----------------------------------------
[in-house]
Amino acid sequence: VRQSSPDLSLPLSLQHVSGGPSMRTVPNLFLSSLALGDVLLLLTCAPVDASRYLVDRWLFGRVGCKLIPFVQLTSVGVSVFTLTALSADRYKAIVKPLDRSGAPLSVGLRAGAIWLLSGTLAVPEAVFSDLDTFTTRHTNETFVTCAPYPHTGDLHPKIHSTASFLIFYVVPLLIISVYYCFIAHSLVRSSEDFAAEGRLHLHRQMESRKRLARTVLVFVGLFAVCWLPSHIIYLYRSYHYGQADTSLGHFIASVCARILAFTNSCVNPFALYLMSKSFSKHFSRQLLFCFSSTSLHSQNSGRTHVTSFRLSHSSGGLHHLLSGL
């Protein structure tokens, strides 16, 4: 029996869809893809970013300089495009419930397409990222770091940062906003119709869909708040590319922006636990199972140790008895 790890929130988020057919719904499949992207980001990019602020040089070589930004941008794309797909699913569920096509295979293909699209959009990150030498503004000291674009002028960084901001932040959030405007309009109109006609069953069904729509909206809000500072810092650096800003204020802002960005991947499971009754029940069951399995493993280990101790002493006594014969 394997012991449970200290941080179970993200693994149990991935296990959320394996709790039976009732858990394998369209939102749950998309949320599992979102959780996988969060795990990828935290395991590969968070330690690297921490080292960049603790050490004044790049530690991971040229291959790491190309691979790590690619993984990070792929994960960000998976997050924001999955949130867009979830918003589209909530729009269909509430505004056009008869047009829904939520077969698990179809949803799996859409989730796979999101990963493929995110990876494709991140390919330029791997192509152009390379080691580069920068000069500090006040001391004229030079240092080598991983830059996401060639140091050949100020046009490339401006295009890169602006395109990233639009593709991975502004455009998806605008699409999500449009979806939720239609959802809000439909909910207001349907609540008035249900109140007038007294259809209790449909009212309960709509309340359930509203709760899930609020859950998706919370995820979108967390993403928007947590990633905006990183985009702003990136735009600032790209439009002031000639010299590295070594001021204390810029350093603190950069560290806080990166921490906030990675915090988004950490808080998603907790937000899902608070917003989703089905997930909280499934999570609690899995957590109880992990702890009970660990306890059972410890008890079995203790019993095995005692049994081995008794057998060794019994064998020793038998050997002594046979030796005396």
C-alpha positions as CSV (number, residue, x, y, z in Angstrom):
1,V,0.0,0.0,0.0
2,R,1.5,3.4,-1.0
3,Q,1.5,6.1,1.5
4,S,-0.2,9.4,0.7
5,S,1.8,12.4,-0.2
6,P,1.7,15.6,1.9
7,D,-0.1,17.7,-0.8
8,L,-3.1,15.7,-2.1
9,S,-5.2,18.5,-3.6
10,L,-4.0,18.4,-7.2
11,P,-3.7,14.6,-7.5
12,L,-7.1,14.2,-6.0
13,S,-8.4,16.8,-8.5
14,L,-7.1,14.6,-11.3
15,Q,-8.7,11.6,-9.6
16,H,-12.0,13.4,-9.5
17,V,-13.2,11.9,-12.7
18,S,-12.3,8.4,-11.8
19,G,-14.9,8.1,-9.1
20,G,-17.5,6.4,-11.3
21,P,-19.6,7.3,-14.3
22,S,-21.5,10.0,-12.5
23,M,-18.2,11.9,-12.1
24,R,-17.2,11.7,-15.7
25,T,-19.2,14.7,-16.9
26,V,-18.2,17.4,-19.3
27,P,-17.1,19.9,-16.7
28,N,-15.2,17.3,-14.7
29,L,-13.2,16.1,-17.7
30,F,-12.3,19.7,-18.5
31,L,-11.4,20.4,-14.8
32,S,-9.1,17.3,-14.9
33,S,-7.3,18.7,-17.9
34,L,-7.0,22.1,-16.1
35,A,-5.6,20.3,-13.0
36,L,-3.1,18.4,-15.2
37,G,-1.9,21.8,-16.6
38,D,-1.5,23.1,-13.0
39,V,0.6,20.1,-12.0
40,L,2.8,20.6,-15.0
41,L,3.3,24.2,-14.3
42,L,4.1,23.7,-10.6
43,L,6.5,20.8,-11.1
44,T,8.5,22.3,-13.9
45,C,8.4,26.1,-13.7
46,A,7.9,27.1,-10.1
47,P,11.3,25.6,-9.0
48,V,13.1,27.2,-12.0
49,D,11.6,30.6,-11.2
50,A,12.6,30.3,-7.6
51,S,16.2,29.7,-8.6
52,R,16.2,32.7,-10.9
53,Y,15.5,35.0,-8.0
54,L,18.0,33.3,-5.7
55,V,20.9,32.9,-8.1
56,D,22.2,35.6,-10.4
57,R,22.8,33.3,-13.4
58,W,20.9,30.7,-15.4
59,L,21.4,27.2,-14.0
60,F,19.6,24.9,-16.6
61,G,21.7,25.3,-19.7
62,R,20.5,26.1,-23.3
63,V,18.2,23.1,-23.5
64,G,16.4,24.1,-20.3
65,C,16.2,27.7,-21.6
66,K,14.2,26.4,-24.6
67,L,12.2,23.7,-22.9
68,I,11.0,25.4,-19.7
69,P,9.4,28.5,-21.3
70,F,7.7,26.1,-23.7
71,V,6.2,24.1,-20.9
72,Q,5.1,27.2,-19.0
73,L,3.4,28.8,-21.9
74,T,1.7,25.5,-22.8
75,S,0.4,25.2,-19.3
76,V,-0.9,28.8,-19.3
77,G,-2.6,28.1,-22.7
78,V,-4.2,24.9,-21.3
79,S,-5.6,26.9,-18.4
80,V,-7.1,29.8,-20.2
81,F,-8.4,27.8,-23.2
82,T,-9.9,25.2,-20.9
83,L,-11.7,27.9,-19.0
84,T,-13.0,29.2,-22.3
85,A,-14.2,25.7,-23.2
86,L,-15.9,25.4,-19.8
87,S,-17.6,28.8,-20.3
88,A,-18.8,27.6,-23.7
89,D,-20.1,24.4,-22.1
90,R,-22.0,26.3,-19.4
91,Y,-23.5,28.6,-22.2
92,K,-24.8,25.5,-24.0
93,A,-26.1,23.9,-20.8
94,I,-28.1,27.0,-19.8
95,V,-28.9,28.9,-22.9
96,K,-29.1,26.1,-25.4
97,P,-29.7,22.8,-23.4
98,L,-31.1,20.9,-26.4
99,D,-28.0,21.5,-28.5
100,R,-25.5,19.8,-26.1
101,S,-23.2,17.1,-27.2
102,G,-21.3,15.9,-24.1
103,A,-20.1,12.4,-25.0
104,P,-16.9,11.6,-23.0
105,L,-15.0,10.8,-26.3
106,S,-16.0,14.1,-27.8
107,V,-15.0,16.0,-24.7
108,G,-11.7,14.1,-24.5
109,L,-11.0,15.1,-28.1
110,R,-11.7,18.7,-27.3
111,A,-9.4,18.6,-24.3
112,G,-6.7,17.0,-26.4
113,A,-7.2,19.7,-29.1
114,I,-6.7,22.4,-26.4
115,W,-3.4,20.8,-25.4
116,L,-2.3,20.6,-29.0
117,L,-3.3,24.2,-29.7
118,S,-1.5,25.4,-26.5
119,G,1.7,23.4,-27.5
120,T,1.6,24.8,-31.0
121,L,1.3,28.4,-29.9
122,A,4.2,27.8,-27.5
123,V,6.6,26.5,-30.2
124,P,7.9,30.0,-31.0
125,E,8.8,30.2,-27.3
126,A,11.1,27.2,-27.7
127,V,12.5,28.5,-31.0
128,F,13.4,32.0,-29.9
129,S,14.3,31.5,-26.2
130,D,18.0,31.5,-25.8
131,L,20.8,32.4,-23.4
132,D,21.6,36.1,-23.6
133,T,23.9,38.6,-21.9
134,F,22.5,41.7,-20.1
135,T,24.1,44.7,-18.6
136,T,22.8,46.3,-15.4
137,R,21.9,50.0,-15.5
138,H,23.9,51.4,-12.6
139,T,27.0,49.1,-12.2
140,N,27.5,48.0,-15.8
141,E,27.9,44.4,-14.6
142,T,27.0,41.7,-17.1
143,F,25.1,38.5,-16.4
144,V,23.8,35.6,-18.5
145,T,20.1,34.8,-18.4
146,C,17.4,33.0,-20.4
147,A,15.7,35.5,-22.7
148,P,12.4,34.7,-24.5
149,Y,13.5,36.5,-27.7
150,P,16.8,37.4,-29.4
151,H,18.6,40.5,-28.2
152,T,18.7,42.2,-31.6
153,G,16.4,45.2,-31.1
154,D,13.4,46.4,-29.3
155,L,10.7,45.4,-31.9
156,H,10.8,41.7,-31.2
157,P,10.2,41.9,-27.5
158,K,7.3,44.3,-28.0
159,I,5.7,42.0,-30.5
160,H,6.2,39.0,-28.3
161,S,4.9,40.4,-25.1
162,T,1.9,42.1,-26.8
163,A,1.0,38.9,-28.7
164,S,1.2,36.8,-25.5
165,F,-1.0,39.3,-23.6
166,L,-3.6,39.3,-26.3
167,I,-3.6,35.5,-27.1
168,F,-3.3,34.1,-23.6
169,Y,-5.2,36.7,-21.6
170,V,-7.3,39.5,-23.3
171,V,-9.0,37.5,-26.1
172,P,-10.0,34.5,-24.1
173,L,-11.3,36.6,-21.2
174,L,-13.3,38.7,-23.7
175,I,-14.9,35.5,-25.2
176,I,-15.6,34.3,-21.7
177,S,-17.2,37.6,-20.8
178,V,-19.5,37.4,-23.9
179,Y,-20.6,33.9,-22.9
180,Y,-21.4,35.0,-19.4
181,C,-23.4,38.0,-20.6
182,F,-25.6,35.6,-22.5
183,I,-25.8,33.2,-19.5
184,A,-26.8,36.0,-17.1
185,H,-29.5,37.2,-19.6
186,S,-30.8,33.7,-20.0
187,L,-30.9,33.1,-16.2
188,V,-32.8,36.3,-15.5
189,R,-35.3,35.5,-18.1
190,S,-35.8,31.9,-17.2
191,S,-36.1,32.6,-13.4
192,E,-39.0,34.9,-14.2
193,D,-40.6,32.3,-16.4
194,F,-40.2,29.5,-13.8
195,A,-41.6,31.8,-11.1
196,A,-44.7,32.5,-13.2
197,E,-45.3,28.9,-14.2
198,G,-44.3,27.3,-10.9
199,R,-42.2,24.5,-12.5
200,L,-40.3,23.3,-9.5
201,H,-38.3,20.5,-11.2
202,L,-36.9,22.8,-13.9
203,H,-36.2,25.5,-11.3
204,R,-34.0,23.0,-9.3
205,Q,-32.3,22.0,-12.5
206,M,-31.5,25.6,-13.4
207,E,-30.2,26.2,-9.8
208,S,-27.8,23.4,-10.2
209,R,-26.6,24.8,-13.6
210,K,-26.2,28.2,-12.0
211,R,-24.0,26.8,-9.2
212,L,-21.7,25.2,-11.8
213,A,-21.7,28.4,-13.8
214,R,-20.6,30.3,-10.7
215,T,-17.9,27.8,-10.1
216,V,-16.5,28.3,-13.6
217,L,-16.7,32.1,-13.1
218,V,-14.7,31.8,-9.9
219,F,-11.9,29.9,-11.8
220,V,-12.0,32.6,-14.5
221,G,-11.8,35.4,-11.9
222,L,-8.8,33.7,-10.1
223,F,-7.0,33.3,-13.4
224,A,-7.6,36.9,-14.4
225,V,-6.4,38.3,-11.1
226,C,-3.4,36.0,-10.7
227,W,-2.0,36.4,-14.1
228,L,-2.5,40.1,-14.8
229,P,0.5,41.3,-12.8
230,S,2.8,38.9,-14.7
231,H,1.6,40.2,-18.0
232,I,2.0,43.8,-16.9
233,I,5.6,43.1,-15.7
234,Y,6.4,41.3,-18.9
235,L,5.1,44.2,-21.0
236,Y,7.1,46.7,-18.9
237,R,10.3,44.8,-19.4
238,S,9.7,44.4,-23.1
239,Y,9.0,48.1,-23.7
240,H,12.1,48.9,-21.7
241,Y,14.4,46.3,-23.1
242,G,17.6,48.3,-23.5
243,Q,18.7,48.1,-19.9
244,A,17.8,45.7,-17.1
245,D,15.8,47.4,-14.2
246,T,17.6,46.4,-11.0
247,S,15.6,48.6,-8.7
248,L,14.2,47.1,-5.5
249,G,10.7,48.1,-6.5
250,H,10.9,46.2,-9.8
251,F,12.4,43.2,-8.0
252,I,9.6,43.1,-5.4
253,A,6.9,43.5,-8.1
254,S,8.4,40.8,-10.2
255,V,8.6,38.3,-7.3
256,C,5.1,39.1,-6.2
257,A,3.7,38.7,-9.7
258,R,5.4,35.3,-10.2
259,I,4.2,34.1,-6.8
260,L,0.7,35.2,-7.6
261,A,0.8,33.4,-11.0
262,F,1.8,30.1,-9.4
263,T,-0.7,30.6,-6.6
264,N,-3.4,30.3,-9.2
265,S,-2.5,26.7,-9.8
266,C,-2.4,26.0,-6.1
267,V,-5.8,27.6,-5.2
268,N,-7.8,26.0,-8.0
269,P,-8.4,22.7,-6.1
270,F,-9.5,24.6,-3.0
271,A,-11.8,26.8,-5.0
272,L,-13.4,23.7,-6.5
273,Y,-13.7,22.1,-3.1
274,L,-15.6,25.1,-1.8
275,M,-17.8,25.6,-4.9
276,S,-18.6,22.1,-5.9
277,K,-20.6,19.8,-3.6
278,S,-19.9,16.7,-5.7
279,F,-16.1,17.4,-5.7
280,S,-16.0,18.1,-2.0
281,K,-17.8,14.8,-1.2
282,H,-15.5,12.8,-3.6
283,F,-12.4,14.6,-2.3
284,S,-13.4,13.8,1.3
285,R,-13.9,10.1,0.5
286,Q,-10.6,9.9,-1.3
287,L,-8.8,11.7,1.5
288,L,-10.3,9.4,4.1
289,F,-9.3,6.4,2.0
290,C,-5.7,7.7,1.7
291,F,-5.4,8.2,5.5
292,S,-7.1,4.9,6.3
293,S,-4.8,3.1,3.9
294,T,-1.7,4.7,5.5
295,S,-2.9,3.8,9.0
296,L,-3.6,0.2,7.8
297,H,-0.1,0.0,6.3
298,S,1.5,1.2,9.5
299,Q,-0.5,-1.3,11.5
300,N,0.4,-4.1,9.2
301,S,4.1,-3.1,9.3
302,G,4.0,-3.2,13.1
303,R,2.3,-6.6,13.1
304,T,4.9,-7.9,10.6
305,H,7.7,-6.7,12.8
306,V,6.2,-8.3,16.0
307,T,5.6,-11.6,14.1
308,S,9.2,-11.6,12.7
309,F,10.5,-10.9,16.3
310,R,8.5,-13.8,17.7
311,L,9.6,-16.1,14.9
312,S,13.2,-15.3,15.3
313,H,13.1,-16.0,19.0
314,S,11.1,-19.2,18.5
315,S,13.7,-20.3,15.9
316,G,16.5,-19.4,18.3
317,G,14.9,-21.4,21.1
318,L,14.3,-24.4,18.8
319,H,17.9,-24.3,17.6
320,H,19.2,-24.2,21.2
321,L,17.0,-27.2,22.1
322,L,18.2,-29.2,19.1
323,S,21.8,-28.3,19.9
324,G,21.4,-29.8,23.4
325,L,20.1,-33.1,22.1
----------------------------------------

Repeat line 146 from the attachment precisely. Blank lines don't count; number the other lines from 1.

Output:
142,T,27.0,41.7,-17.1